How Labor Institutions Influence Firms and Labor Markets

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By Morris M. Kleiner

During the past year, perceived market failures have resulted in financial and product markets being encouraged to increase their level of government regulation. The labor market, however, continues to be one segment of the economy with the most extensive and deeply ingrained role for institutions and regulations, including employers, unions, and government oversight. How do these institutions influence labor markets, as well as the traditional economic factors of supply and demand?

To understand what happens within firms' labor markets we need to know how organizations set policies and how those policies affect the performance of the organization. The most basic job attribute that firms determine for their employees is compensation-its level and method of pay.1 When we examine how methods of pay may influence the firm, we find that moving from piece rates to time rates or gain-sharing reduces individual productivity but allows firms to move workers among different tasks without their becoming demoralized.2 When the piece rate is changed often, consequently shifting rates of pay and making it more difficult to adjust work effort, employees can become demoralized. Even when the piece rate remains constant, workers can become demoralized if meeting targets for their desired level of pay becomes difficult or out of reach.

Other firm policies, such as employee involvement (EI), can directly influence employee and firm behavior.3 A great many American firms have organized workplace decision-making so as to allow employees to get more involved in their jobs-using policies like self-directed work teams, total quality management, quality circles, profit sharing, and other diverse human resource programs. Using information from employees and from firms, we can ask not only what EI does for firms-the principal question in the literature on the subject-but also what EI does for workers, and can examine EI from the bottom-up perspective of participants rather than managers. We find that EI practices are linked in a hierarchical structure that provides a natural scaling of EI activities and the intensity of the EI effort. Firms take a fairly long time-up to 20 years-to achieve an equilibrium level of employee involvement.4 Firms with EI are also more likely to have profit sharing and other forms of shared compensation, as well as other high-performance workplace practices. EI has a weaker influence on output per worker, but a strong and positive influence on overall employee well-being.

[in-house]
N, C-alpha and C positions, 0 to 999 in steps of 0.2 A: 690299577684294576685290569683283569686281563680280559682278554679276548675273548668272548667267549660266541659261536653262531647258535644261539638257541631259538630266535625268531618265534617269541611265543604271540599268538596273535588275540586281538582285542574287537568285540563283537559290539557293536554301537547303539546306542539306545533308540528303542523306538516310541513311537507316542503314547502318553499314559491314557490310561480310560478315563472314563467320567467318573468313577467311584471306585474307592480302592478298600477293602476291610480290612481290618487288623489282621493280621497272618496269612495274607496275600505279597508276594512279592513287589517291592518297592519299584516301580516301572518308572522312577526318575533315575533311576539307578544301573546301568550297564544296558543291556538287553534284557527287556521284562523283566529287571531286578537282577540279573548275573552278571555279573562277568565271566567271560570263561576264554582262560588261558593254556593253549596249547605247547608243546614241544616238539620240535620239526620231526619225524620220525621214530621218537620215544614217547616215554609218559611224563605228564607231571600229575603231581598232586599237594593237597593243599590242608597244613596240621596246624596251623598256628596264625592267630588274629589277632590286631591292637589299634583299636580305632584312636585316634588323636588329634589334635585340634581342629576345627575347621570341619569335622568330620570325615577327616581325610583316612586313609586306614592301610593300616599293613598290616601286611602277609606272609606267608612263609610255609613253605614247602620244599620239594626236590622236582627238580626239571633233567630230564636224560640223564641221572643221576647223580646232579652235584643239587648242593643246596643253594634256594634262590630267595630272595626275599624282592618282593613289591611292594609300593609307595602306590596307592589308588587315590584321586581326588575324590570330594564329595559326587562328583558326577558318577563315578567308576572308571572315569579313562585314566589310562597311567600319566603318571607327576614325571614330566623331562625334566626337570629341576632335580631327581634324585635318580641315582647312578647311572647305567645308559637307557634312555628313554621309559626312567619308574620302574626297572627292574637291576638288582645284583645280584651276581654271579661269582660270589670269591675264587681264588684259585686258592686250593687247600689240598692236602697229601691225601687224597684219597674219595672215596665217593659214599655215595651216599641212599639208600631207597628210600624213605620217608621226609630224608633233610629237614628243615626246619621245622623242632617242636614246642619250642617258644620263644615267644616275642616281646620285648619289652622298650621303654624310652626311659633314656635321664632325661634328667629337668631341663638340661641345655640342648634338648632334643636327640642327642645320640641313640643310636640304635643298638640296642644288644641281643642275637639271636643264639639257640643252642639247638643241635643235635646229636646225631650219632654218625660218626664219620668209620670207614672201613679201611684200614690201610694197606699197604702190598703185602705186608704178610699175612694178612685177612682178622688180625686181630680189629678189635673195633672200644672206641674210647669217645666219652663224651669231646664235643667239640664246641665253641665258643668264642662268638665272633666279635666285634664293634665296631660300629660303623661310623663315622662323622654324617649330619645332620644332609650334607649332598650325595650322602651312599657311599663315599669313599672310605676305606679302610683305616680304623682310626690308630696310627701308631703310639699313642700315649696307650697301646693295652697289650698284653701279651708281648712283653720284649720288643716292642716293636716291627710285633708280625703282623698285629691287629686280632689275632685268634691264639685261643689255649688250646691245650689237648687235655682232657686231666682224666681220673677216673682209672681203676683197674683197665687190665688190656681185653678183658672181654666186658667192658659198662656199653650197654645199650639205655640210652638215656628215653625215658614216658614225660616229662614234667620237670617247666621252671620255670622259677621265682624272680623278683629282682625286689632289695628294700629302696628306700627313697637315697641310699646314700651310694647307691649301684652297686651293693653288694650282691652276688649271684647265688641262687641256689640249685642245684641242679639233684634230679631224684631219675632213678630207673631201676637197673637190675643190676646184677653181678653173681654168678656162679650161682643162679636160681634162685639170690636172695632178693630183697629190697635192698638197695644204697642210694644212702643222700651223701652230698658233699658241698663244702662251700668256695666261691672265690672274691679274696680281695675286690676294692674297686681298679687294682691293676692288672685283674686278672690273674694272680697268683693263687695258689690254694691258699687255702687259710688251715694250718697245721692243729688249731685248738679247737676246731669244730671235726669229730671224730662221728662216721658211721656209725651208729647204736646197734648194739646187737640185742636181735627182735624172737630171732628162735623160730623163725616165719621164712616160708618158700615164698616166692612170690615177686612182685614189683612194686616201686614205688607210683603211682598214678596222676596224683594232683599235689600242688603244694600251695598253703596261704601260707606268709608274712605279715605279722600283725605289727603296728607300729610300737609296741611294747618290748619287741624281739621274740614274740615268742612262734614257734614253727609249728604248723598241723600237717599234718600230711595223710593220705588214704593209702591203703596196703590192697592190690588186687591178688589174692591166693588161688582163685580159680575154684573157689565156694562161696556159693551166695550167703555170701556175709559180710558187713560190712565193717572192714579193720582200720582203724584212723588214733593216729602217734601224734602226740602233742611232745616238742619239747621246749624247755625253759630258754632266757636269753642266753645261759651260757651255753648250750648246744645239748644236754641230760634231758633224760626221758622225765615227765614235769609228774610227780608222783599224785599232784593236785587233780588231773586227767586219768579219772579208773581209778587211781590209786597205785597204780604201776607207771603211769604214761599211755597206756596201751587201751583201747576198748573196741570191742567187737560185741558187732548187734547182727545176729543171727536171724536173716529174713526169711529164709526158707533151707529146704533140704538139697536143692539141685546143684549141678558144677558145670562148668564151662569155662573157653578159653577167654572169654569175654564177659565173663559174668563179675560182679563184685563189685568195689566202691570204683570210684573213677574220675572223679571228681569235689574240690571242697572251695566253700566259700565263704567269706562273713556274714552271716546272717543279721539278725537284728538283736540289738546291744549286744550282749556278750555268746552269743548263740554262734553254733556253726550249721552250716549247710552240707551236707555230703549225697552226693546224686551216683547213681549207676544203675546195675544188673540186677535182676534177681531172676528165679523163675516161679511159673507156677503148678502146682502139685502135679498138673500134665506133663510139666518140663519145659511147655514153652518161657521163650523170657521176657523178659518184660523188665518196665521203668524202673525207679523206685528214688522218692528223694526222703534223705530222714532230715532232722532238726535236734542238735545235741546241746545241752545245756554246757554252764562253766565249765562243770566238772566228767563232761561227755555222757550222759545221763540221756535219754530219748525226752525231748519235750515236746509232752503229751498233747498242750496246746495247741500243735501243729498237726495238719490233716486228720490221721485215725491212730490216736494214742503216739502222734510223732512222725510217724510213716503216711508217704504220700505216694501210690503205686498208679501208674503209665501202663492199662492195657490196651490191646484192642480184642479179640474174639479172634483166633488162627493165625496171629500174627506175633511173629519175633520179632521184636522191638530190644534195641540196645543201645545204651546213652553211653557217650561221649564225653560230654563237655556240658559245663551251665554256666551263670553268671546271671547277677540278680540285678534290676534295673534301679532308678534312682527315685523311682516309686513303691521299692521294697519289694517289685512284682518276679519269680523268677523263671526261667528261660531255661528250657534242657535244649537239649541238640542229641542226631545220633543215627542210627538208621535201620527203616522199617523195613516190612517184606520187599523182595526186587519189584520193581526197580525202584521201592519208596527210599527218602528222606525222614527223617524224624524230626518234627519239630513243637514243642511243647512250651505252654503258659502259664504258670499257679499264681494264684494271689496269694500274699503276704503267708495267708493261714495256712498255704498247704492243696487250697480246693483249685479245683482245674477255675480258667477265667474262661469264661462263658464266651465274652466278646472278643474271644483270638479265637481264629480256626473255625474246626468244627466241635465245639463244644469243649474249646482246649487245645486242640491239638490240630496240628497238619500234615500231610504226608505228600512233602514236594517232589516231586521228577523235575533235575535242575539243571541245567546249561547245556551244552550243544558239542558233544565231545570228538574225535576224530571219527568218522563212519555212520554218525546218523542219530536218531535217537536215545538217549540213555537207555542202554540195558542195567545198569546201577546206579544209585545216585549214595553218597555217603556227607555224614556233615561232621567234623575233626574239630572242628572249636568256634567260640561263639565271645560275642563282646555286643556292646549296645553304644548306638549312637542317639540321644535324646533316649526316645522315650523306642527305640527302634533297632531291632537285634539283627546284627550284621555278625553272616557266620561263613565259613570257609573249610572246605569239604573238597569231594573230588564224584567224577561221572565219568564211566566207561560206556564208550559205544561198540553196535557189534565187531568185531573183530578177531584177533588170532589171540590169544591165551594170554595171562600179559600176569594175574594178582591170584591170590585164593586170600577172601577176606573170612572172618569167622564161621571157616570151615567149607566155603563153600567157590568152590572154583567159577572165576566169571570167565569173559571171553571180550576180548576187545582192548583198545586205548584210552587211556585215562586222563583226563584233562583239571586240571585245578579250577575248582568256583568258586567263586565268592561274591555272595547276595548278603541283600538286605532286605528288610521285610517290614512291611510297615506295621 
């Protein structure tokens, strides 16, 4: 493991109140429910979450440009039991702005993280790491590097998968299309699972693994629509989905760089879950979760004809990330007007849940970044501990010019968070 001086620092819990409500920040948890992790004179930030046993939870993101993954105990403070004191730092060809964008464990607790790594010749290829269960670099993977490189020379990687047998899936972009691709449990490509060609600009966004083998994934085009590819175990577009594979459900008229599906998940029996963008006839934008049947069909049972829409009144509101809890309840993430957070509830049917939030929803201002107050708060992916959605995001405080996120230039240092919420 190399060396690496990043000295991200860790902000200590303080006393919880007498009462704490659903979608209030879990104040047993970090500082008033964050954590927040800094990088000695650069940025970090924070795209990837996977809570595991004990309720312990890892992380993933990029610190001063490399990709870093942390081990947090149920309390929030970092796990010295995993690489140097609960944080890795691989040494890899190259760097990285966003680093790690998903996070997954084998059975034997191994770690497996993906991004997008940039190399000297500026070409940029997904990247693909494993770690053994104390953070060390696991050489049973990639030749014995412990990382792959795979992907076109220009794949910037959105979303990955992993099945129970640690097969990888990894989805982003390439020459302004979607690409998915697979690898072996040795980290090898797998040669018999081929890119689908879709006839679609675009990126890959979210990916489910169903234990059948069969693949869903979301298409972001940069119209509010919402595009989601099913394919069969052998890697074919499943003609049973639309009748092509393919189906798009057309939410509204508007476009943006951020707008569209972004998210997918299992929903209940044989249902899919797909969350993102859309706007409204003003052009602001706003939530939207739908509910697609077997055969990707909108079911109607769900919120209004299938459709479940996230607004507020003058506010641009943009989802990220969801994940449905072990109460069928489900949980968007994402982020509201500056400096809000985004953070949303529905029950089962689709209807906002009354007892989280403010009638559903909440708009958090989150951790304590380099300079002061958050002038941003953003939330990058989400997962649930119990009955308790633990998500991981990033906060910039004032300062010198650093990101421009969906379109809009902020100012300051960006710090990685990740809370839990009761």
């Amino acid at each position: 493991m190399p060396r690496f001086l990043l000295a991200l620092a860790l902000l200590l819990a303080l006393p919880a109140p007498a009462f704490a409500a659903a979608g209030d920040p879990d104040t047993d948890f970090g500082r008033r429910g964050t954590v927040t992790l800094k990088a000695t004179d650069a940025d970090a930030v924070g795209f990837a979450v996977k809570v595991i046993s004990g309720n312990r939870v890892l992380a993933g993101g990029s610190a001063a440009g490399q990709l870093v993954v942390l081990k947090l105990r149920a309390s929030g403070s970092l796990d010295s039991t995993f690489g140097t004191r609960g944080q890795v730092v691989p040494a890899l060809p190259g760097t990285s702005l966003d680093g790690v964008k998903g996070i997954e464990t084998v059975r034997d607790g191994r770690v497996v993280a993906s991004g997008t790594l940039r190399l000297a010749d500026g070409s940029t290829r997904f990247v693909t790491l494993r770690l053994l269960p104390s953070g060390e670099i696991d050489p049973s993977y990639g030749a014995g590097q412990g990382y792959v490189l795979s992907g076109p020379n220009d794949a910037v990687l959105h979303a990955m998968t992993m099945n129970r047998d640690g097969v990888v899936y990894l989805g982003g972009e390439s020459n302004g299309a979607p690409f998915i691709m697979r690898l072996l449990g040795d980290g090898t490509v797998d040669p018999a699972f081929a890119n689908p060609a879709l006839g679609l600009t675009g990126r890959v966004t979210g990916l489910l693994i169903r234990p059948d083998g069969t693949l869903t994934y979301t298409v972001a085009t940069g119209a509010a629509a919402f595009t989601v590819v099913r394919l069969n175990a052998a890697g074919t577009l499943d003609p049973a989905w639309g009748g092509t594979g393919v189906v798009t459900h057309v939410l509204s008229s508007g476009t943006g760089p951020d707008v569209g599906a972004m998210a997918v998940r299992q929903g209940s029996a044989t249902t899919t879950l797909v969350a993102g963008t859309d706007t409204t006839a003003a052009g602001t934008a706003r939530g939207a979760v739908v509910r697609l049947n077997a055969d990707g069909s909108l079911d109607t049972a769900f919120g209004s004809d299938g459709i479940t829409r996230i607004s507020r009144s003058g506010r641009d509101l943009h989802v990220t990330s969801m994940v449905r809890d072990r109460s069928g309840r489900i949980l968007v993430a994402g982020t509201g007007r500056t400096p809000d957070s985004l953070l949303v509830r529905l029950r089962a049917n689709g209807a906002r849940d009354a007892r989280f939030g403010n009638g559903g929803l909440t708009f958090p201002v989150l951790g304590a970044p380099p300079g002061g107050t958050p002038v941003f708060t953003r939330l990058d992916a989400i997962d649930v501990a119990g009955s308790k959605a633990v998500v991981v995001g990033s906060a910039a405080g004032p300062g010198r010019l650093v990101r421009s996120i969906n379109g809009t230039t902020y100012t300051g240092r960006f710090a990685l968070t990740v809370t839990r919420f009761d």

In spite of declines in membership, the most important labor market institution influencing both firms and the labor market itself is still the labor union. Unions provide a voice to workers and the mechanisms for raising wages. One additional function of unions is to reallocate resources away from owners of capital to workers without putting the firm out of business.

Nevertheless, firms may oppose unionization, because it might reduce profits and investment. An often neglected area of research on labor market institutions is the direct role for employers in union-organizing campaigns. After examining the determinants and consequences of employer behavior when faced with an organizing drive, we show that there is a substitution between high wages and benefits, good working conditions, and supervisory practices. There is also some "tough" management opposition to unionism. Our research shows that a high innate propensity for a union victory deters management opposition, while some indicators of a low propensity also reduce opposition. These results are consistent with the notion that firms behave in a profit-maximizing manner in opposing an organizing drive, with the basic proposition that management opposition, reflected in diverse forms of behavior, is a key component in the ongoing decline in private sector unionism in the United States.

The introduction of a union into an establishment initially does not result in generally higher wages relative to when there is no organizing drive, or when the union loses an election or fails to achieve a collectively bargained contract. 5 Unions initially go for voice-related policies, such as grievance procedures and a seniority system, and then go after wages and benefits. What unions bring to an establishment initially is greater employee voice and due process in terms of job bidding and transparency from management. However, unions generally are associated with fewer policies where pay is at risk, and they reduce wage-related incentives for performance.